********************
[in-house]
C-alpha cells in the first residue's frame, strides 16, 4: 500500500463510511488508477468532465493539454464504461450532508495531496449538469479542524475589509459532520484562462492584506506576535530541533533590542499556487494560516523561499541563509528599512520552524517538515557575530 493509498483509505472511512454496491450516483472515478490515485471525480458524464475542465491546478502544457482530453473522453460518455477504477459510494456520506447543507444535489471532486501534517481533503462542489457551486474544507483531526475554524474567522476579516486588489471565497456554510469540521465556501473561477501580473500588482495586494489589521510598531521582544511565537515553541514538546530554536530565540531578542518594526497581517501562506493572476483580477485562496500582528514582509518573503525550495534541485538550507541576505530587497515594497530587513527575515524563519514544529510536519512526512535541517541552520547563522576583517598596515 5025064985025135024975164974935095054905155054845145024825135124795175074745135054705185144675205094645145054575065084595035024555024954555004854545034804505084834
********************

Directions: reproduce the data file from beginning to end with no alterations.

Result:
[in-house]
C-alpha cells in the first residue's frame, strides 16, 4: 500500500463510511488508477468532465493539454464504461450532508495531496449538469479542524475589509459532520484562462492584506506576535530541533533590542499556487494560516523561499541563509528599512520552524517538515557575530 493509498483509505472511512454496491450516483472515478490515485471525480458524464475542465491546478502544457482530453473522453460518455477504477459510494456520506447543507444535489471532486501534517481533503462542489457551486474544507483531526475554524474567522476579516486588489471565497456554510469540521465556501473561477501580473500588482495586494489589521510598531521582544511565537515553541514538546530554536530565540531578542518594526497581517501562506493572476483580477485562496500582528514582509518573503525550495534541485538550507541576505530587497515594497530587513527575515524563519514544529510536519512526512535541517541552520547563522576583517598596515 5025064985025135024975164974935095054905155054845145024825135124795175074745135054705185144675205094645145054575065084595035024555024954555004854545034804505084834